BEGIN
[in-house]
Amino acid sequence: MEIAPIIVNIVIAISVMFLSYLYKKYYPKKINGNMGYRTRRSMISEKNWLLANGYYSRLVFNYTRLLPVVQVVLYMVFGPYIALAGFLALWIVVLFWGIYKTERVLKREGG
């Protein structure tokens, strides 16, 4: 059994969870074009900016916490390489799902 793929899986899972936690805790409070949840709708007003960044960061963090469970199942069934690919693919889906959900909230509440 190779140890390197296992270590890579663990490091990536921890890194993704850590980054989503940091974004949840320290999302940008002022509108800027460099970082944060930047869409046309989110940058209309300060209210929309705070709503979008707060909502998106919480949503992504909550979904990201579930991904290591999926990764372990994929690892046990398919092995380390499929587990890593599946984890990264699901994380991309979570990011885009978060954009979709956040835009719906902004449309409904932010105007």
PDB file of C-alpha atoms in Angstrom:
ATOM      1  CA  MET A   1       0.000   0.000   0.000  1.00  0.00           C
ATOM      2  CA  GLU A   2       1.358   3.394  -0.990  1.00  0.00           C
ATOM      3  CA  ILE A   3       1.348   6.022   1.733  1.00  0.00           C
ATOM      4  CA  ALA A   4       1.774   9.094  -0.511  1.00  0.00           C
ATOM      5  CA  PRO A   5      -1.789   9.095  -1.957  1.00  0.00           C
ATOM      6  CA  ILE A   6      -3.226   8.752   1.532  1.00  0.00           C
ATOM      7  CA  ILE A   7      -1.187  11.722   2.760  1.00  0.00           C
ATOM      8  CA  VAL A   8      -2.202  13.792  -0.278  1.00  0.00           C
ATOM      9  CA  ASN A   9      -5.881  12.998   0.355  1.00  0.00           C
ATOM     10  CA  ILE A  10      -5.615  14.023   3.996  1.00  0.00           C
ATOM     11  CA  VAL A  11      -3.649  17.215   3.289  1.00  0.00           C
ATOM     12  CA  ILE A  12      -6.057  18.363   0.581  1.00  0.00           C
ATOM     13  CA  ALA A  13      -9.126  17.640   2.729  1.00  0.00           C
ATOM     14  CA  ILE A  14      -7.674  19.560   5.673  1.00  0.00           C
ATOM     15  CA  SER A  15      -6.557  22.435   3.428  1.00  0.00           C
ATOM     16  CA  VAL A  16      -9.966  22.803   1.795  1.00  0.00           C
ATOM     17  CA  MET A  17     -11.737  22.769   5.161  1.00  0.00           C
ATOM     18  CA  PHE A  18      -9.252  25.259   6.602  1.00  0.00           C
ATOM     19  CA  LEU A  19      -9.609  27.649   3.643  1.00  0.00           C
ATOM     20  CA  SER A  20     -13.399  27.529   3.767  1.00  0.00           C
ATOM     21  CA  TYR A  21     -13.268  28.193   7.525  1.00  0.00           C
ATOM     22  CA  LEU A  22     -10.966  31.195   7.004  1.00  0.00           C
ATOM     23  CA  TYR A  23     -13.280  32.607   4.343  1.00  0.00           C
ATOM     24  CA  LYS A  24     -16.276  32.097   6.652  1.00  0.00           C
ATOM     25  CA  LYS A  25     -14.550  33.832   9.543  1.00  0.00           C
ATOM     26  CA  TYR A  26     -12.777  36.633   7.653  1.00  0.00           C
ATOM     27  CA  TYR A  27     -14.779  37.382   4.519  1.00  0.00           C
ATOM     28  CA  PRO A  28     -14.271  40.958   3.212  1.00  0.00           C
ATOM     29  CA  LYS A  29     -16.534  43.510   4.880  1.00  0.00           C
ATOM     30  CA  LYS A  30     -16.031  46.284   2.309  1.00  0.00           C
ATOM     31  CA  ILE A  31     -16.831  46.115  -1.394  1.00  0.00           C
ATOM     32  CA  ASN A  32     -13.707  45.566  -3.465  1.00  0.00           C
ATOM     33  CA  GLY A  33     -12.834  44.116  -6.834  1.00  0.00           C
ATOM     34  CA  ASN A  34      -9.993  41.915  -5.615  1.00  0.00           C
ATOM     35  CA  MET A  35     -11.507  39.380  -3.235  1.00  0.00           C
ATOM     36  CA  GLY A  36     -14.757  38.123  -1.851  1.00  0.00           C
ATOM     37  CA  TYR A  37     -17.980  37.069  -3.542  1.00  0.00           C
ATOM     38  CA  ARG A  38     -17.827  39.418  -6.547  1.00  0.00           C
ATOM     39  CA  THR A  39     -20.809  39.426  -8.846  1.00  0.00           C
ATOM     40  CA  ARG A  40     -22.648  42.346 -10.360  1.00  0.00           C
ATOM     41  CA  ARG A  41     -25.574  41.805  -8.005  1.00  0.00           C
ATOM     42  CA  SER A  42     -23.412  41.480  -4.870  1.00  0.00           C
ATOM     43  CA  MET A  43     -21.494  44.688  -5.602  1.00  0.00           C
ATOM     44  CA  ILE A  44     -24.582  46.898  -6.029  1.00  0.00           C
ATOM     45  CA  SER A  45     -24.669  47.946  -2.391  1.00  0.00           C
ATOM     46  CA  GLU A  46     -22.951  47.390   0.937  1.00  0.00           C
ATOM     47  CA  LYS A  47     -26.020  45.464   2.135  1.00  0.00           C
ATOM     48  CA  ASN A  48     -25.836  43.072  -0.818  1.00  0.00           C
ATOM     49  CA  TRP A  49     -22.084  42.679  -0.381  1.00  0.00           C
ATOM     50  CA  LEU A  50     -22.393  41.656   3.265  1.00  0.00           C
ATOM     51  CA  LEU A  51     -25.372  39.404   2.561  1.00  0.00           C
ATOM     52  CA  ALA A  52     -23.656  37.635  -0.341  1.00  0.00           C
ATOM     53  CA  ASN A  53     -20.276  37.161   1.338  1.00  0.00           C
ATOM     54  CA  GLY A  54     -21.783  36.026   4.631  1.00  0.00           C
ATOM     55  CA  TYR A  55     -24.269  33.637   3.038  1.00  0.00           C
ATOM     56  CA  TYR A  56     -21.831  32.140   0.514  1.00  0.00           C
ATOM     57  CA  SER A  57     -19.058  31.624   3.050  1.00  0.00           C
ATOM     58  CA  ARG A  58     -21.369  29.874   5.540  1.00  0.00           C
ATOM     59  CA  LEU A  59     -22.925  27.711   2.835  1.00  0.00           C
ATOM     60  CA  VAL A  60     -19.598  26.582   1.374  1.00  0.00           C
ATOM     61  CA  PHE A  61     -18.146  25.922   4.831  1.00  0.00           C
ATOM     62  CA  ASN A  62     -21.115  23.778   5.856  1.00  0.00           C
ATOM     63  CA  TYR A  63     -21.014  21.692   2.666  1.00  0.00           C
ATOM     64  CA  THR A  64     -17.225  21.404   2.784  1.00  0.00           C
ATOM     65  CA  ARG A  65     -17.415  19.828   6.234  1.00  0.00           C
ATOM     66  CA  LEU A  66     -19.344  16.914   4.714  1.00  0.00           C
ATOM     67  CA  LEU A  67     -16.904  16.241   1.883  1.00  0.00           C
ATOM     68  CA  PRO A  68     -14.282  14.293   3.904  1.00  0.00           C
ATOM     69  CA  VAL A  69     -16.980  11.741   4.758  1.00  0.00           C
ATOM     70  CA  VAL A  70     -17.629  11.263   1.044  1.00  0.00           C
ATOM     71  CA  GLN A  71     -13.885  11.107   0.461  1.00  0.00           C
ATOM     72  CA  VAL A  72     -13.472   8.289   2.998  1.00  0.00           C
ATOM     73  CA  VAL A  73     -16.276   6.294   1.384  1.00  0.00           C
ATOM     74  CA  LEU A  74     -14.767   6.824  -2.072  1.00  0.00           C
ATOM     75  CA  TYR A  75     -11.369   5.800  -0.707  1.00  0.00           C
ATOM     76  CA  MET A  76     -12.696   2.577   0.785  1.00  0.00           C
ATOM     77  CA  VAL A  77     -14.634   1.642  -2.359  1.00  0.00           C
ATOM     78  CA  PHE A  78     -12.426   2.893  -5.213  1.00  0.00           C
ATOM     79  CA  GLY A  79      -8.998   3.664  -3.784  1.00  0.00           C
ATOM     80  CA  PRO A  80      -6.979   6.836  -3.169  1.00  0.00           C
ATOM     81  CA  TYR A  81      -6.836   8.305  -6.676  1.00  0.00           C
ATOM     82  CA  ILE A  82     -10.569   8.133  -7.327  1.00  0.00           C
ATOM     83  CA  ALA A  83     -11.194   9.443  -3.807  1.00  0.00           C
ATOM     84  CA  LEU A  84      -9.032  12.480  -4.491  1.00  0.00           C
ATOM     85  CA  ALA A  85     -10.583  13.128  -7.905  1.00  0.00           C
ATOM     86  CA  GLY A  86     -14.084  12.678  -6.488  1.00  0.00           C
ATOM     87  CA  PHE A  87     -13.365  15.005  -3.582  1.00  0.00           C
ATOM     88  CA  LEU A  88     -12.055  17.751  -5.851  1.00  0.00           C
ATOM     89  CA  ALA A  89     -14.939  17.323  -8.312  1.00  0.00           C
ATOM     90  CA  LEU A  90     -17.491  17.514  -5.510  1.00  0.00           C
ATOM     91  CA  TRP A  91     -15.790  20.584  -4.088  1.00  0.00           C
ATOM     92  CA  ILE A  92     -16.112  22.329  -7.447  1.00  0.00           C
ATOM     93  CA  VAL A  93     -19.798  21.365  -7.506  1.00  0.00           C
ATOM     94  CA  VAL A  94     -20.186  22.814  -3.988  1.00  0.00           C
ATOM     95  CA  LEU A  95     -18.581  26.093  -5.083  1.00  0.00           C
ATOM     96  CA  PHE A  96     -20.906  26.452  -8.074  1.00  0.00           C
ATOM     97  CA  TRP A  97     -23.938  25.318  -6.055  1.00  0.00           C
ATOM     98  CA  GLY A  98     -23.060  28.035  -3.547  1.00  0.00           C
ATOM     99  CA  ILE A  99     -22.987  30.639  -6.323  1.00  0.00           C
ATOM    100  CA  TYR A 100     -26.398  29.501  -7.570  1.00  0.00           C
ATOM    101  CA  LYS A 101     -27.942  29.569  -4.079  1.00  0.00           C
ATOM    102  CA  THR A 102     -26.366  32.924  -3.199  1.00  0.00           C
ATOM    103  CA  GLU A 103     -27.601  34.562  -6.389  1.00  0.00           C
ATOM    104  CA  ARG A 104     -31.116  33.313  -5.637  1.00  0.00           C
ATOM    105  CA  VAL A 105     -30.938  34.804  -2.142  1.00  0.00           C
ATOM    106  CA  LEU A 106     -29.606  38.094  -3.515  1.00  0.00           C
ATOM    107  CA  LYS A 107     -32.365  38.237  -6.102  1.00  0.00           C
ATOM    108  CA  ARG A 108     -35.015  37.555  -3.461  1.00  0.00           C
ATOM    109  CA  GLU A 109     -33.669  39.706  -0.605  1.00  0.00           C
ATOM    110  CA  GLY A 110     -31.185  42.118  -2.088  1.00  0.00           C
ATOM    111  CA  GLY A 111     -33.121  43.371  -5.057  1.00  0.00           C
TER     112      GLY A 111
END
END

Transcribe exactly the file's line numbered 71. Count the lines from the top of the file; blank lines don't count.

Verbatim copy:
ATOM     67  CA  LEU A  67     -16.904  16.241   1.883  1.00  0.00           C